The World Service has an excellent and happy relationship with the Foreign and Commonwealth Office. I welcome that, and do not wish to damage it. However, as the Minister knows, since 1977, Foreign Secretaries, including our present distinguished one, have resorted in desperation to that old and trusted policy of equal misery all round within the Foreign and Commonwealth Office vote. The thinking is, "If diplomatic and information office posts are to go, those chaps in Bush house should not expect to escape scot free."
But is it equal misery all round? I would welcome the Minister's comments on that point, because I am not so sure.
Over the 10-year period that I mentioned earlier, the BBC's share of the total Foreign and Commonwealth Office vote, which includes the diplomatic wing, the British Council plus the BBC—decreased from 16·5 to 13·7 per cent. It will decrease further in 1993–94 to 12·9 per cent. Is that fair? Is equal misery all round the only possible approach?. Why not have greater discretion? Why not attempt to have some priorities: after all, what are Ministers there for? Should not a medium in which Britain is regarded as the world leader be regarded as one such priority?
The manner in which successive Governments—certainly not just this one—have handled the service would be laughable had it not damaged our reputation abroad, as, no doubt, our ambassadors and high commissioners have mentioned to the Foreign Office in their dispatches.
Some years ago, in an attempt to make savings, a Conservative Government suggested to Bush house that the number of broadcasts to friendly nations should be reduced. That was wondrously short-sighted. In 1979, it was proposed that Turkey should be cut off from the service, but Parliament objected. The very next year, the Foreign Office came back with a request that broadcasts to Turkey should be increased.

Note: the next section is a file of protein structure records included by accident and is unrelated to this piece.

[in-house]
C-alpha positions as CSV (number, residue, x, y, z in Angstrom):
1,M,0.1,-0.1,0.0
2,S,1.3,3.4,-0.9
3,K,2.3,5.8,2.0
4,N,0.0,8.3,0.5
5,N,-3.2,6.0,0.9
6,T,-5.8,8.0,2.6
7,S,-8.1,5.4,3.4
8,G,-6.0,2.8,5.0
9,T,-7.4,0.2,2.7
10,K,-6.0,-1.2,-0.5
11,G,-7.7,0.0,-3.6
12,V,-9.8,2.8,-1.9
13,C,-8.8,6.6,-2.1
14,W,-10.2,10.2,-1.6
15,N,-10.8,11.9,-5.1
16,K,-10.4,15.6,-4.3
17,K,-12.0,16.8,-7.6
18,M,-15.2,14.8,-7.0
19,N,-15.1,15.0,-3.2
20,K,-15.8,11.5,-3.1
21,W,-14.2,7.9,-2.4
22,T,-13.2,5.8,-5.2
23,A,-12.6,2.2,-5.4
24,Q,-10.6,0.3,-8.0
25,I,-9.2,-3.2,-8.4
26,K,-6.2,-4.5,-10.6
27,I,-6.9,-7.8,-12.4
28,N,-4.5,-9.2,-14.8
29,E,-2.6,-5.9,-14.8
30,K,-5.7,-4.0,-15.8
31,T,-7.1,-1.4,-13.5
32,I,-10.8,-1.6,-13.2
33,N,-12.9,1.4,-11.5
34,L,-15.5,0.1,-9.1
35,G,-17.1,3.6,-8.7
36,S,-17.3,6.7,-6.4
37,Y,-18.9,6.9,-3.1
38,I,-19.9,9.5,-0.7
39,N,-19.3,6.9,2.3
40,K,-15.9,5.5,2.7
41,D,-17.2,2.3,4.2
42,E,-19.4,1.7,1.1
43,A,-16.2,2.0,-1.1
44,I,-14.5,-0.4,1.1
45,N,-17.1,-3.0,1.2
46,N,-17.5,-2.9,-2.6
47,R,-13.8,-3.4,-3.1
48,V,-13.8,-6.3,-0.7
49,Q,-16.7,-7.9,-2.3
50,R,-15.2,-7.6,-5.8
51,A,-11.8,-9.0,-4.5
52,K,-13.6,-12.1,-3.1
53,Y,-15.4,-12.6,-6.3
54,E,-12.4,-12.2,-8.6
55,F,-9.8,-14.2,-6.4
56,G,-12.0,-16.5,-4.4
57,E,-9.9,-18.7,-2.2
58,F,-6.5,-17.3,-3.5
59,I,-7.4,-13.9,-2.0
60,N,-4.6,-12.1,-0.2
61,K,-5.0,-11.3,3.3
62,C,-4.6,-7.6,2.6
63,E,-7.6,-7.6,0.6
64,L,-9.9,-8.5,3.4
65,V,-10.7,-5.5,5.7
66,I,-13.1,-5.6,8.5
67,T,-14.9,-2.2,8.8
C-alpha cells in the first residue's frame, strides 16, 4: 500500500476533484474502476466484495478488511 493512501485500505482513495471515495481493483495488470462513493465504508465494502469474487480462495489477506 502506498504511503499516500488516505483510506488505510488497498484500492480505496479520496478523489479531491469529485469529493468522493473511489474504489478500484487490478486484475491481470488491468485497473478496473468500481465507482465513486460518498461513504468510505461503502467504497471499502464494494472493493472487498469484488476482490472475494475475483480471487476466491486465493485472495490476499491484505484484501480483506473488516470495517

I note that Mr. Tusa believes that the independence of the World Service would be enhanced if the FCO renounced its say in the services that it provides. He believes that that would result in a better and speedier editorial response. Could the Minister support some moves in that direction? Perceived independence from Government is important, and the World Service would like closer integration with a strong, independent BBC.
I understand that some press reports and comments have exaggerated the new crisis, but it is a crisis. What assurance can the Minister give us about the exact level of future funding for the World Service? Are the most serious options for savings—common, I agree, to all spending Departments—still under consideration?
Where information is in the hands of Governments—sadly, a growing trend—and where there is no permitted outlet for the voice of dissent, people turn to a respected and honest broadcasting service not only for coverage of events in other countries, but for news of their own country. In countries where there are multiple sources of information, the World Service's ability to become the preferred source of information—perhaps India is a good example—has tremendous importance now, and far-reaching implications for the United Kingdom in the future.
I want the BBC's past successes in overseas broadcasting to be built on, not pulled down. I want them to be expanded, not contracted. A traditional Conservative role, and one too often neglected since 1979, has been to support our great national institutions.
Are there those in high places who can see not only what the World Service has achieved in 60 years, but what it could achieve for our country and for our turbulent and largely undemocratic world in the 21st century?
The Government entirely share the views that my hon. Friend the Member for Bexleyheath (Mr. Townsend) has expressed on the high quality and value to Britain of the BBC World Service. We are well aware of its unrivalled reputation around the world and the important role that it plays in our international relations.
I know that my hon. Friend has taken an interest in the World Service throughout his parliamentary career. I hope that I can reassure him that the Foreign and Commonwealth Office shares his views. I hope that I can reassure him by showing that its past conduct towards the World Service and its funding for it is evidence of that affirmation.